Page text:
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Research during the pandemic

Howard Larkin

Posted: Friday, October 30, 2020


Thomas Kohnen MD, PhD

As clinical studies and basic research that were put on hold around the world begin to resume, researchers are finding something of a silver lining in the COVID-19 cloud. Reduced clinic hours allowed many to finish analysing, writing, editing and submitting studies, papers and letters, resulting in a marked increase in literature volume. The need to use internet platforms to communicate during lockdowns has also resulted in unexpected opportunities for new collaboration.
From March through early May, submissions to the Journal of Cataract and Refractive Surgery increased by about 40%, said Editor Thomas Kohnen MD, PhD, of Goethe University, Frankfurt, Germany. “I personally was very productive, too.”
With his surgery schedule down to three or four cases daily from 10-to-15, Dr Kohnen estimates he completed 10-to-15 studies and letters to the editor over the period and had time to develop new ideas.
“It was like a little COVID sabbatical for three months.”
As the pandemic took hold in March and April, every ongoing clinical study at Goethe was shut down for eight weeks, Dr Kohnen said. Elective cataract surgeries were cancelled as well, leaving only emergencies such as corneal perforations, retinal detachments and acute glaucoma, with a few patients receiving regular doses of anti-VEGF.
With COVID-19 cases stabilising in the German state of Hessen, and protocols in place to prevent infection, Goethe University began reopening in early May, Dr Kohnen said. Patient volume has since built toward normal, and with it, clinical research has resumed, with all postponed studies restarted.
However, effects of the pandemic are being felt, Dr Kohnen added.
“Patient recruitment is slower; some may not come because they are afraid they can get the virus.” A few patients also may be lost to follow-up for this reason.
Study protocols were disrupted in some cases as well. For example, three-month follow-up was missed for some patients in a study for FDA approval of an IOL for presbyopia. “Because of the COVID, we saw them at 100 days instead of 90 days,” Dr Kohnen said. These deviations will be reported, and adjustments made. Sponsors and regulators are supportive of the effort.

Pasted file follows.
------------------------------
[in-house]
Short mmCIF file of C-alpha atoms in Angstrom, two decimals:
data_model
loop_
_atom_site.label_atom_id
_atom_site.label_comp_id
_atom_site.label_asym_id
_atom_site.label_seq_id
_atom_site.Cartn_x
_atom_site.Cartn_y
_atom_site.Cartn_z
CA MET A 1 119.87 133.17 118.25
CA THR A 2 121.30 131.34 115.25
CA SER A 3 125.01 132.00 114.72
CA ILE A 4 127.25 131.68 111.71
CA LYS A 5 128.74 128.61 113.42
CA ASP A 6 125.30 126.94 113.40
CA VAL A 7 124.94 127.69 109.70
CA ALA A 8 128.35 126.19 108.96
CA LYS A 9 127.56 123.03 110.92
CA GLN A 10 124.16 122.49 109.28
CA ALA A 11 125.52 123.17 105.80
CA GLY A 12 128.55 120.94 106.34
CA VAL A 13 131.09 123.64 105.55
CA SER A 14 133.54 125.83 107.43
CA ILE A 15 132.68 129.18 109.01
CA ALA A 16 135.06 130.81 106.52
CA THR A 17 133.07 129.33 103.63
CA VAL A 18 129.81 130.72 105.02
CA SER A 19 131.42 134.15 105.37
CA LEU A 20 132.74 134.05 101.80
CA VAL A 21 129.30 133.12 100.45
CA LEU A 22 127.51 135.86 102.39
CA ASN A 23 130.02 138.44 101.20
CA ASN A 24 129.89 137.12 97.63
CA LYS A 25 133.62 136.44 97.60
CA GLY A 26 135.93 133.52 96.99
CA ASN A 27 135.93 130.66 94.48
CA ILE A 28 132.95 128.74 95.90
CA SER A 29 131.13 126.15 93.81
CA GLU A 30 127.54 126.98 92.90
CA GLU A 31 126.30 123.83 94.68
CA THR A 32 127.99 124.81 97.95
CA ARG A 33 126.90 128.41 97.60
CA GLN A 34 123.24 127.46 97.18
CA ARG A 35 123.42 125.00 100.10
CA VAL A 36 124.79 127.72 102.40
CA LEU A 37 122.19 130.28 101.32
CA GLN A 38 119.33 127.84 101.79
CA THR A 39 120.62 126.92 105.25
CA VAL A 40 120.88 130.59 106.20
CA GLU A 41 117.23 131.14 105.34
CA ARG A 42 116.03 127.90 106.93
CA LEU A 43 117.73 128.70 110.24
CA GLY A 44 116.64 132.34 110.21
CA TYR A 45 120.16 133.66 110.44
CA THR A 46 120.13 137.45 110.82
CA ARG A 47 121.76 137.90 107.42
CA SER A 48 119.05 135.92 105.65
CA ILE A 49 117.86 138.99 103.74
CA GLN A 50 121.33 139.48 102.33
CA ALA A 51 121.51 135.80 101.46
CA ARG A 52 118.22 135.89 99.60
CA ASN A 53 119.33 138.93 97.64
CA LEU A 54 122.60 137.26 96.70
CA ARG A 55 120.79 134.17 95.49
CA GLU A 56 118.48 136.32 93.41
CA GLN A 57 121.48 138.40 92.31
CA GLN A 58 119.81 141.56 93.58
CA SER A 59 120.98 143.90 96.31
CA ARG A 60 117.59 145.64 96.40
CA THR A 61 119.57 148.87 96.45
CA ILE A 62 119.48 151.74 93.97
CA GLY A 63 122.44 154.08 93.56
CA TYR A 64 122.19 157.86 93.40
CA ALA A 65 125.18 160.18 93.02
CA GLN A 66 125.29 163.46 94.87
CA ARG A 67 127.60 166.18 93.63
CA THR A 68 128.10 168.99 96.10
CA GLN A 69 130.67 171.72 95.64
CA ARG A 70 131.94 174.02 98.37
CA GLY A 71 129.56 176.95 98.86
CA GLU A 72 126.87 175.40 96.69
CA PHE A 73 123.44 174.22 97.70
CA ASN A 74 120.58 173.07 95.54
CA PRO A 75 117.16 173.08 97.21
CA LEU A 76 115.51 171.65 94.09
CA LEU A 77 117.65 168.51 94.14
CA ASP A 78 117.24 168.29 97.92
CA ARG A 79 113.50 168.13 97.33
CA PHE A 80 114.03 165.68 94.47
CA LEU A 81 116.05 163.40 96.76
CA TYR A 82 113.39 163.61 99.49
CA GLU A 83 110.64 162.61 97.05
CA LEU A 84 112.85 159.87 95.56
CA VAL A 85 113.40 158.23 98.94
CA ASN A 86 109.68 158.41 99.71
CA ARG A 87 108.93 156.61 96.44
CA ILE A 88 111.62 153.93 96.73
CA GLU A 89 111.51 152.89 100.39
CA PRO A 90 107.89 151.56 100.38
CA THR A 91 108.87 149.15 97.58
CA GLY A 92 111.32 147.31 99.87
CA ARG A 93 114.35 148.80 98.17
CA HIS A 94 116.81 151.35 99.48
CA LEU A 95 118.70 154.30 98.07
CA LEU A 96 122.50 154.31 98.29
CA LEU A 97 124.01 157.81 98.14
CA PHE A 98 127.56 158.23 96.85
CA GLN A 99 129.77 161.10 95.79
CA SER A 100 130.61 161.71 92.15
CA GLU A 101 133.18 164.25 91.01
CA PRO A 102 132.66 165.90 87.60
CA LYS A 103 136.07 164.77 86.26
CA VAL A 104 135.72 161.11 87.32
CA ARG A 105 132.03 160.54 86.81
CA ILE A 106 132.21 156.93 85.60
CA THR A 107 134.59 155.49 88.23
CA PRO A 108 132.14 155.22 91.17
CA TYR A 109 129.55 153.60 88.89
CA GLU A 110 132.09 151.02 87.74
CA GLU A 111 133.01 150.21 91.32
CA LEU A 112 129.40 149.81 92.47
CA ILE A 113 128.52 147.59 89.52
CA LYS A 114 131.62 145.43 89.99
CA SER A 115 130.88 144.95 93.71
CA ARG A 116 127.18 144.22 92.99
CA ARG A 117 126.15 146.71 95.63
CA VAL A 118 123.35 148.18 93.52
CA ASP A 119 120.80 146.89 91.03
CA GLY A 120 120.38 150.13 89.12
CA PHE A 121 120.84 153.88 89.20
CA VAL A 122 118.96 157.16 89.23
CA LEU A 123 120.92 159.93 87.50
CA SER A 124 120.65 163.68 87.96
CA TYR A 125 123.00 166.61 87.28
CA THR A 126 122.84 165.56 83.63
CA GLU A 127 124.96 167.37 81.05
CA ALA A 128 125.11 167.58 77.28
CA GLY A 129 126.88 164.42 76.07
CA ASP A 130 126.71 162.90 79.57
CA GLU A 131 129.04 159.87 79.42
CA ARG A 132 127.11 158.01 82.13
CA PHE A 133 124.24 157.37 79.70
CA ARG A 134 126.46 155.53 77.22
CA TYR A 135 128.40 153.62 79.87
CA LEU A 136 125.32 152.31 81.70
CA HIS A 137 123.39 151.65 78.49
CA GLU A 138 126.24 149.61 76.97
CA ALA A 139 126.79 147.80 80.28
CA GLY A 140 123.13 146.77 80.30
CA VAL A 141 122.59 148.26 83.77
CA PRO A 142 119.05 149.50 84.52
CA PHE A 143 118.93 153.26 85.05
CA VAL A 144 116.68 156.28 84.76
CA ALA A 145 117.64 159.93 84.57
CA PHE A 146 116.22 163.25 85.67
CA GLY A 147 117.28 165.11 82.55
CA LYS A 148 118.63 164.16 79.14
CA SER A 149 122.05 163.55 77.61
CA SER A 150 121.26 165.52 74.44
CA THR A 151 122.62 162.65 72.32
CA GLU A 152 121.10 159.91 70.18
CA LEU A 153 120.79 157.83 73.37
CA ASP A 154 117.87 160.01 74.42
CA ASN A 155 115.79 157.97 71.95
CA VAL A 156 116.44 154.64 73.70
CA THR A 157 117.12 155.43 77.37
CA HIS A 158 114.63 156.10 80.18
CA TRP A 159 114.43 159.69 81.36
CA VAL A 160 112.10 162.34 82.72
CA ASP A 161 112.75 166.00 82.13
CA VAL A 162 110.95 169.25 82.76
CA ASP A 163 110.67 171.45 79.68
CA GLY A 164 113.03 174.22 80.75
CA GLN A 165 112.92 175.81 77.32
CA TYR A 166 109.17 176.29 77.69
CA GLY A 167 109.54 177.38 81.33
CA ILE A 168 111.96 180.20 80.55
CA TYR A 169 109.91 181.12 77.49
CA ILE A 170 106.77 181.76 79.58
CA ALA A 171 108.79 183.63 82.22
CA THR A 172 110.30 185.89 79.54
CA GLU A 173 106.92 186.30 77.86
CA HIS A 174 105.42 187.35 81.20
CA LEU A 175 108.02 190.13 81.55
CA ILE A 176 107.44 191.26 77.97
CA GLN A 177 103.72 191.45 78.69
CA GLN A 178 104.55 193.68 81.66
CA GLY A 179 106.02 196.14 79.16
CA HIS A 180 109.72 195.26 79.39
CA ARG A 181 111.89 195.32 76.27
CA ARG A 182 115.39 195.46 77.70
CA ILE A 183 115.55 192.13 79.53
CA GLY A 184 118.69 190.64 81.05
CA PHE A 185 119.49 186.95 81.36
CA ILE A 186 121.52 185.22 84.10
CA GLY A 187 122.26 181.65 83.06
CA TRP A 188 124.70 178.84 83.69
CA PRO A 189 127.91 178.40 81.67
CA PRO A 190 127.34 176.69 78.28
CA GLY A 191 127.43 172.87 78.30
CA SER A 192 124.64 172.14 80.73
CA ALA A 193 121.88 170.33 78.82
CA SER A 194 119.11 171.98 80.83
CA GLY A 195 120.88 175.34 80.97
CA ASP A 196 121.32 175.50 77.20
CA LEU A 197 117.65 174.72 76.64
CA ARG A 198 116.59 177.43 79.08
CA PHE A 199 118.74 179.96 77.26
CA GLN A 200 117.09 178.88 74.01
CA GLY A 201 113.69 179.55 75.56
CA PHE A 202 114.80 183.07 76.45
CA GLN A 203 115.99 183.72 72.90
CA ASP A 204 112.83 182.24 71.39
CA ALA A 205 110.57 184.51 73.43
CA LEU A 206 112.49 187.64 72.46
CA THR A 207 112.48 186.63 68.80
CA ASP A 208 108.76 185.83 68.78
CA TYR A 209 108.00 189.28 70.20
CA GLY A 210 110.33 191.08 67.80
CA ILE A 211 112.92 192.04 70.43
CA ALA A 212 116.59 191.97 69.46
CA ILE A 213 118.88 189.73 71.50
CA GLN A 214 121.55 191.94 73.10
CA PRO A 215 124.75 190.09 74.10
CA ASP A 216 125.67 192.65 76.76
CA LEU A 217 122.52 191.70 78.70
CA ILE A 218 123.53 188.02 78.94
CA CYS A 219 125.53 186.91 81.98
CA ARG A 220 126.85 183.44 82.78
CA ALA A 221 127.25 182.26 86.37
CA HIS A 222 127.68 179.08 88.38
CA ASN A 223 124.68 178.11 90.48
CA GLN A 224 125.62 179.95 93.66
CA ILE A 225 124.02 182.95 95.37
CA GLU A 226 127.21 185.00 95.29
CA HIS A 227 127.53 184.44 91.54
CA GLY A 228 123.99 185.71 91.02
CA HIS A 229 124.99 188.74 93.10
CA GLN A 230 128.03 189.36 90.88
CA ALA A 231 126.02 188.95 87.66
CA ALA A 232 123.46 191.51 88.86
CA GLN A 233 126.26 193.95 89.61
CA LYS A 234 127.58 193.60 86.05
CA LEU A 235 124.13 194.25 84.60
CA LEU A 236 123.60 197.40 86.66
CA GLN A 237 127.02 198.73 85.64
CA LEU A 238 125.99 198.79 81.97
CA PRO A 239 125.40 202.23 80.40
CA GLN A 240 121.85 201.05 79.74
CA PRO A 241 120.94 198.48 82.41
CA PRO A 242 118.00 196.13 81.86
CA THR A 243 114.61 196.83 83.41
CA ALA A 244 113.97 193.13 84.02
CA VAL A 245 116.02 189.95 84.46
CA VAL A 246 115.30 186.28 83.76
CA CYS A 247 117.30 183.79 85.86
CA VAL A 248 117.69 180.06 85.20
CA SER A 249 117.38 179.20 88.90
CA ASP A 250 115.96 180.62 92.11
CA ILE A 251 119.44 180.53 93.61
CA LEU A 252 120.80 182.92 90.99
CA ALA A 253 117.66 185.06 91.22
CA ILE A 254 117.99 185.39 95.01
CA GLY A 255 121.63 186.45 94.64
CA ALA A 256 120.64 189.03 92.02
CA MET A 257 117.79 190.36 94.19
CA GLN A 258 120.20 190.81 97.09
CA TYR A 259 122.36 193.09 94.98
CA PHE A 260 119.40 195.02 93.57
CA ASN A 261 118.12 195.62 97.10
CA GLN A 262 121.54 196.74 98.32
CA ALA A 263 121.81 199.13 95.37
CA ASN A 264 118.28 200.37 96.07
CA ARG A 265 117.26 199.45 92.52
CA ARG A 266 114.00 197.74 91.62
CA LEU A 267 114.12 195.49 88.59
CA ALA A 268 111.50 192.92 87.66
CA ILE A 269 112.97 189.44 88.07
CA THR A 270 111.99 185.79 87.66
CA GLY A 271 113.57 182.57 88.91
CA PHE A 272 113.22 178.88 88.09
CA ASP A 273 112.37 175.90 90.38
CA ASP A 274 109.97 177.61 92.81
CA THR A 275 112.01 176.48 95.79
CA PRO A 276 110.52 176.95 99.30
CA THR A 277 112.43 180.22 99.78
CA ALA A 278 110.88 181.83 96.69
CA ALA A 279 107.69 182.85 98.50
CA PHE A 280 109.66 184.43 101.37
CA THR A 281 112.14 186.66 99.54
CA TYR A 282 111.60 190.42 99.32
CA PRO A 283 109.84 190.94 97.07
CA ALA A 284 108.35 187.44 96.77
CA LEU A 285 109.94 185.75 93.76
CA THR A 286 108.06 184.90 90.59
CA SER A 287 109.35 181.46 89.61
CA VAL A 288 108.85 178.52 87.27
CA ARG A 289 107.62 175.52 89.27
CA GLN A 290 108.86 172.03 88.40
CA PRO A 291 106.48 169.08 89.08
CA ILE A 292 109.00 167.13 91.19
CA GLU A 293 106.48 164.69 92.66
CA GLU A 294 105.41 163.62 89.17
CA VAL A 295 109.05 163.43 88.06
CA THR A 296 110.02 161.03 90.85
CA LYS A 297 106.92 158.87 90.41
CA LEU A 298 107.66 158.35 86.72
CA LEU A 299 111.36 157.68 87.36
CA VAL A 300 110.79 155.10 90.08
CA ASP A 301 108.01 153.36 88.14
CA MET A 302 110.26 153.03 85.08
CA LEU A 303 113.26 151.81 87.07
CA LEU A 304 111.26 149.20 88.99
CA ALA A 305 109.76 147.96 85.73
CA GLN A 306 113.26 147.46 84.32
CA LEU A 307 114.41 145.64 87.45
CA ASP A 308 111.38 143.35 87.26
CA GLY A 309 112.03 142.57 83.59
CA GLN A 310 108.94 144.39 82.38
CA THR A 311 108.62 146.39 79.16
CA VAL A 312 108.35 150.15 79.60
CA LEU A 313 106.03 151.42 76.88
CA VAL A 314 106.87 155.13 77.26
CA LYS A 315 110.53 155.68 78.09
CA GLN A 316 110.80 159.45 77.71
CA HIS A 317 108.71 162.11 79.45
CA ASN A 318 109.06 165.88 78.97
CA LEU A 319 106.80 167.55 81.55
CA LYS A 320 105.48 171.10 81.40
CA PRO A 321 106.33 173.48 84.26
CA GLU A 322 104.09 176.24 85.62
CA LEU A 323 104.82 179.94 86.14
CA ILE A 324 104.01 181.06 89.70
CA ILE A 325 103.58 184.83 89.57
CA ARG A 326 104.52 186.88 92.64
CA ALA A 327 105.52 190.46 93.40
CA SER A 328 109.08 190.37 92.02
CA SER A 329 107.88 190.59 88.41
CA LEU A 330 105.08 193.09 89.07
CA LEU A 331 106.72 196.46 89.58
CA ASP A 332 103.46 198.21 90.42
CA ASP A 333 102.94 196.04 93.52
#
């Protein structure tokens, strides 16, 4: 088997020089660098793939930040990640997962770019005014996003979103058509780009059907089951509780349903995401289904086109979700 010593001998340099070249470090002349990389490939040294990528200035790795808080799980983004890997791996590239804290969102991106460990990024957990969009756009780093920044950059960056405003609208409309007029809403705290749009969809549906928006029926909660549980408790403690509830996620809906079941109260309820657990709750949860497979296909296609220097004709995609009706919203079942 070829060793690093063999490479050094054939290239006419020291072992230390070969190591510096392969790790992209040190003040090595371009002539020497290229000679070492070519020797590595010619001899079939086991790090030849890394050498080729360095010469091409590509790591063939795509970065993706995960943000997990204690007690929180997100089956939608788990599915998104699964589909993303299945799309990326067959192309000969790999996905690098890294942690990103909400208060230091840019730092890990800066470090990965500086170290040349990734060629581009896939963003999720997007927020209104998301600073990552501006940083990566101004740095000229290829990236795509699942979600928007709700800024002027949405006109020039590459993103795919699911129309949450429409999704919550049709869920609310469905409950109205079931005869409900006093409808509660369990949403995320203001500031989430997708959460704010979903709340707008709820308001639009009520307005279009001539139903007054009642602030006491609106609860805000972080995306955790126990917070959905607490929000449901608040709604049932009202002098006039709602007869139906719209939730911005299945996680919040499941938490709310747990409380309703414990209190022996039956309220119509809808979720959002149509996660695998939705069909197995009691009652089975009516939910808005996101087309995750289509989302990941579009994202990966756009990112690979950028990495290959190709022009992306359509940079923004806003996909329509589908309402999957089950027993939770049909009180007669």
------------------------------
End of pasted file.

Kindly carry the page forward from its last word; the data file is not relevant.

Overall, the impact on research was minor, Dr Kohnen said. “It was just a hole for eight weeks,” he said.
>New collaborators
Both basic research and clinical studies were shut down at the S Fyodorov Eye Microsurgery State Institution based in Moscow, Russia, said Boris Malyugin MD, PhD. Overall, the system has about 35 studies in progress at the Moscow clinic with three-to-five studies at each of the 10 locations around Russia.
As the clinics reopened, bench studies resumed as researchers returned to work. Clinical studies are beginning to resume as patient volume grows – though as of early July it had reached about 35% of previous capacity with full capacity unlikely to be reached until year’s end, Dr Malyugin added.
The lockdown and restrictions on travel for older persons both resulted in disruptions to several ongoing trials, causing missed follow-up appointments. Even in an ongoing anti-VEGF study that was continued, protocol deviations occurred, and some patients may have to be excluded from the study analysis because of it, Dr Malyugin said.
However, the study sponsors are well aware of the problem and are extending study timelines to accommodate the need for additional patient recruitment. Because inclusion criteria are so tight, recruitment will also be slower due to reduced patient volume, Dr Malyugin said.
“It is more or less good news for us. However, the development of some drugs and other products will be delayed.”
Dr Malyugin also found his time off from clinic productive.
“It was a good time to sit at home and work reading and writing papers and editing papers. It was a productive time away from actual research.”
It also created an opportunity to collaborate with colleagues all over the world using internet platforms, Dr Malyugin added. “We discussed ways to be more effective under the epidemic circumstances and did some nice brainstorming.”
The result was several articles on coping with the pandemic for publication, including two in the EuroTimes COVID-19 e-newsletter.
Dr Malyugin continues to communicate with colleagues via internet as he resumes regular clinical duties. He sees it as a new and productive way to advance research.
“It will change collaborative research. We are seeing a surge in communication among doctors on different internet platforms in a way we have never seen before.
Still, the pandemic is taking its toll. Dr Malyugin said it has not affected him or his family directly but noted that a lot of colleagues have been affected.
“We even had some casualties in the ophthalmic community and that is very sad to mention,” he said.


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